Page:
We put the obvious question to TIP, as well as to the O-RAN alliance, why if these interfaces are so critical it has been left to this new grouping to define only now. Both organizations declined to address the questions directly, with TIP merely supplying a rather elliptical quote from its head of comms Rudolph Moncrieff, who said: “Open RAN is ready to deploy today but work on standards affecting certain elements, like the RIC, are ongoing as they are still a work in progress despite the incredible promise shown to date.”
This suggests some unease over progress, and also perhaps a fear that the initiative might appear as a power grab by this group of vendors, or at least an attempt to wrest control over Open RAN development. Certainly, these vendors have articulated a fear that Open RAN might be trapped in a blind alley, and require rescuing to span multiple cellular generations within a more open multi-vendor framework.
There is another angle that is rather more positive, which is an attempt to unify the Open RAN movement behind all its constituent parts and end some confusion over terminology. There has certainly been confusion between Open RAN itself and virtualized RAN (vRAN) in the mistaken belief the two are synonymous, or at least sides of the same coin. While an open RAN requires virtualization, the reverse is not true in that a vRAN is not necessarily open.
It is true that the split RAN architecture originally defined by the 3GPP to enable URLLC (Ultra Reliable Low Latency Communication) and eMBB (Enhanced Mobile Broadband) set the stage for both Open RAN and vRAN. The O-RAN movement then set about defining interfaces between six critical components within this split RAN.
These are: Orchestrator and RAN or the A1 interface; RIC (RAN Intelligent Controller) and CU/DU (Centralized Unit/Distributed unit), the E2 Interface; CU-CP (control plane) and CU-UP (user plane), the E1 Interface; CU-DU, or F1 interface; DU-RU (radio unit), known as Open FrontHaul, and Orchestrator for Cloud Platform (O-Cloud), the O2 Interface.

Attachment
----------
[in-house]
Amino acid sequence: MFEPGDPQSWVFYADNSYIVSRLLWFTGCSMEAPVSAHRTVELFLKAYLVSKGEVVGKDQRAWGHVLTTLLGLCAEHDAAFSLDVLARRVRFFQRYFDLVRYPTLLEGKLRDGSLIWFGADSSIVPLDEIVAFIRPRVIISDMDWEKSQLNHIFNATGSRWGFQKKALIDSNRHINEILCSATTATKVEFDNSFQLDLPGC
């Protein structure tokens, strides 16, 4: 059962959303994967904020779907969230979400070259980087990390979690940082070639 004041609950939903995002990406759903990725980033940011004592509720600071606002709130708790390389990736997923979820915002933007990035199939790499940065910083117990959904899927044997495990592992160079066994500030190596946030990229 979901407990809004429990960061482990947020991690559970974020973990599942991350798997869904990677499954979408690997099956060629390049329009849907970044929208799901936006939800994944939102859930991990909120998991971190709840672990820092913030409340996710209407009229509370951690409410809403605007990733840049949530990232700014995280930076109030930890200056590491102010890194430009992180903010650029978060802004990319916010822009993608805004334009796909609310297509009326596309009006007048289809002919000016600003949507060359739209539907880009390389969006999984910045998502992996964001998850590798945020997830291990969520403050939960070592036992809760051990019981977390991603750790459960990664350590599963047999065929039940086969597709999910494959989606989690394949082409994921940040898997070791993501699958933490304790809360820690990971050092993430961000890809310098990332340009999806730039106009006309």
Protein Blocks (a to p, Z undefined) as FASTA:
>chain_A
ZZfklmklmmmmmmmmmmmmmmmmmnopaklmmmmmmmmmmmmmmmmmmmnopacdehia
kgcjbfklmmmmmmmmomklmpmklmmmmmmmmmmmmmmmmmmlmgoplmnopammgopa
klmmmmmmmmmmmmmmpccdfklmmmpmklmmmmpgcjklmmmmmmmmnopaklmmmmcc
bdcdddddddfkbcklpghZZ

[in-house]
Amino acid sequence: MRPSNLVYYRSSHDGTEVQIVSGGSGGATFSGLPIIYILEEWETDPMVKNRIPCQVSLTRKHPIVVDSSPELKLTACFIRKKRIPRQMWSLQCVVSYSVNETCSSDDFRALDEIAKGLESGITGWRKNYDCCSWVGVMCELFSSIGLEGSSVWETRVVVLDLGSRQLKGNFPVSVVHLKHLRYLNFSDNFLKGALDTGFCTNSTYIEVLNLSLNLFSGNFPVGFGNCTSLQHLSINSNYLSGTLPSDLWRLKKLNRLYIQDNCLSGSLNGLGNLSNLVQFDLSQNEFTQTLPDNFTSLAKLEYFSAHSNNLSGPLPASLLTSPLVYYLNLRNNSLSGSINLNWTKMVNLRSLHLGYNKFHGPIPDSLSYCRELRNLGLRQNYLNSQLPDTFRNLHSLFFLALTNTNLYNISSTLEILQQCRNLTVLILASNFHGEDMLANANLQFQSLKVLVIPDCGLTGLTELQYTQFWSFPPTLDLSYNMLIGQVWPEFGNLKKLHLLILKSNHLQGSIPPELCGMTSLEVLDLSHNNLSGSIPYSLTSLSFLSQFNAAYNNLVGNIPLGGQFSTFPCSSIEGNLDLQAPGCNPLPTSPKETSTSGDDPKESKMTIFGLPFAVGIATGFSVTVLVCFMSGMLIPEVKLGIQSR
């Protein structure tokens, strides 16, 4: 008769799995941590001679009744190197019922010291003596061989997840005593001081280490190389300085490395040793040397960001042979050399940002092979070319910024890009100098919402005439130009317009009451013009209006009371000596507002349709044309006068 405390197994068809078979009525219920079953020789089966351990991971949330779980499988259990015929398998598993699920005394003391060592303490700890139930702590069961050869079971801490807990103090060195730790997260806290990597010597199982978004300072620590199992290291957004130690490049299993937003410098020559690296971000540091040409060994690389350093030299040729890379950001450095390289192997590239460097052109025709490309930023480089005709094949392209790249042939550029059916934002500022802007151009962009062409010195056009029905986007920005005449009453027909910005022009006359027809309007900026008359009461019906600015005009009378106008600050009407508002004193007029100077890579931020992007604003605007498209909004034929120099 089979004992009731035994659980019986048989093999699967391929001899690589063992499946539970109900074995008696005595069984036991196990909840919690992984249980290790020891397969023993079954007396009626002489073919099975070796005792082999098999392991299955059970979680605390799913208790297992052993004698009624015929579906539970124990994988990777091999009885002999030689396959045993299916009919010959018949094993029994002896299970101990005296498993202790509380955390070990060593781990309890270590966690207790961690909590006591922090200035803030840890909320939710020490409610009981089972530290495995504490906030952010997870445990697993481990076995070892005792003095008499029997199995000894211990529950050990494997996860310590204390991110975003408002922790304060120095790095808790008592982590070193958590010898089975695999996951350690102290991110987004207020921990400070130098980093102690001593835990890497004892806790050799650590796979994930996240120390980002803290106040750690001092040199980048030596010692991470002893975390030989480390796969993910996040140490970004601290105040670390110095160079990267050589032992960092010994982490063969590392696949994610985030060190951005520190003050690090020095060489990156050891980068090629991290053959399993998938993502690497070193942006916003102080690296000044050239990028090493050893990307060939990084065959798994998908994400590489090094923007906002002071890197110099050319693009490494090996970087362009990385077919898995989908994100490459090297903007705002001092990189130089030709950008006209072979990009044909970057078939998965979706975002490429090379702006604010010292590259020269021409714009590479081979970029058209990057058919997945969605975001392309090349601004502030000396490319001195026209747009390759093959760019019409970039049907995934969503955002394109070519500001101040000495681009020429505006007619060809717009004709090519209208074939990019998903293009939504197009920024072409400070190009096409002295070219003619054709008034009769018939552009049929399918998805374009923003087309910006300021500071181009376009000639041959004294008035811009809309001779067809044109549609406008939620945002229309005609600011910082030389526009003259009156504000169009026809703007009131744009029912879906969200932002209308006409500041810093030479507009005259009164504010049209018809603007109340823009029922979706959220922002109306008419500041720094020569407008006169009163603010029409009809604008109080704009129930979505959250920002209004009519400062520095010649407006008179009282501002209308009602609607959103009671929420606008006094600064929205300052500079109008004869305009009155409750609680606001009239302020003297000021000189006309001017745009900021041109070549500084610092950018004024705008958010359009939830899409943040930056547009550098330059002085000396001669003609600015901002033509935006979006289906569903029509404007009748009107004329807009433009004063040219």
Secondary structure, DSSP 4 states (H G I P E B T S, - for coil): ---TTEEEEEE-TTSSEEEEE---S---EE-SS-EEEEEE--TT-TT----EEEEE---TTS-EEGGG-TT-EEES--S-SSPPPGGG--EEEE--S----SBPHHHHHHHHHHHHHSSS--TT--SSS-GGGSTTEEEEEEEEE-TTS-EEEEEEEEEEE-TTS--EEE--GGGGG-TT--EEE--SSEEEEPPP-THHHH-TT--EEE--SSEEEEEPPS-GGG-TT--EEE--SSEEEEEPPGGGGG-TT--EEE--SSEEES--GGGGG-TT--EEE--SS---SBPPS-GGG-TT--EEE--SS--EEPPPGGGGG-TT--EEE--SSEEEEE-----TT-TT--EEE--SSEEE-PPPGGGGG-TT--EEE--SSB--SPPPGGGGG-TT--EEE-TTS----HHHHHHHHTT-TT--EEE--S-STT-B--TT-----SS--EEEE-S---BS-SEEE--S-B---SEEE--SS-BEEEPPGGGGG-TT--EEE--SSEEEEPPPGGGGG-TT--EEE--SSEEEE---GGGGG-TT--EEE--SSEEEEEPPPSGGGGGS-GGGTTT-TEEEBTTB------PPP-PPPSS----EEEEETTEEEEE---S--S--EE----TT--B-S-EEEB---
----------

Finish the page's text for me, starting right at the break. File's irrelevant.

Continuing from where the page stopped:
For vRAN, a vendor would virtualize these RAN components such as BU, DU and CU, but this could be done with their own interfaces and does not have to comply with O-RAN specifications. It would still be virtual in that the component can scale independently by running on different hardware, but might not interoperate with equipment from other vendors.
However, the end game is to unite vRAN with O-RAN under common interfaces, such that operators can both combine components from different vendors and scale them independently, all within a common framework.
This explains the participation of Intel in the Multi-G initiative, given that its FlexRAN 4G and 5G baseband PHY Reference Design running on its Xeon series Processor is quite widely deployed in these RAN components. This is based on a native physical, or Layer 1, foundation but with proprietary controls on top. As part of the Multi-G initiative, Intel will rework FlexRAN around a common set of controls that will be defined by the body, as Cohere’s CEO Ray Dolan has confirmed will happen.
If this does lead to unification of O-RAN and vRAN, then the initiative will have achieved something. But there are still questions over fragmentation, given that Qualcomm’s position is unclear for example, again not responding to requests for clarification.
Qualcomm had announced a partnership with Dell to develop a virtualized distributed unit (vDU) system at MWC 2023. The two companies also pledged to combine Dell’s PowerEdge servers purpose-built for open telecom networks with Qualcomm X100 5G RAN Accelerator Card with commercial-grade Layer 1 software. This is clearly another land grab around the field, so there is still uncertainty over how the dust will settle around a common unified O-RAN and vRAN.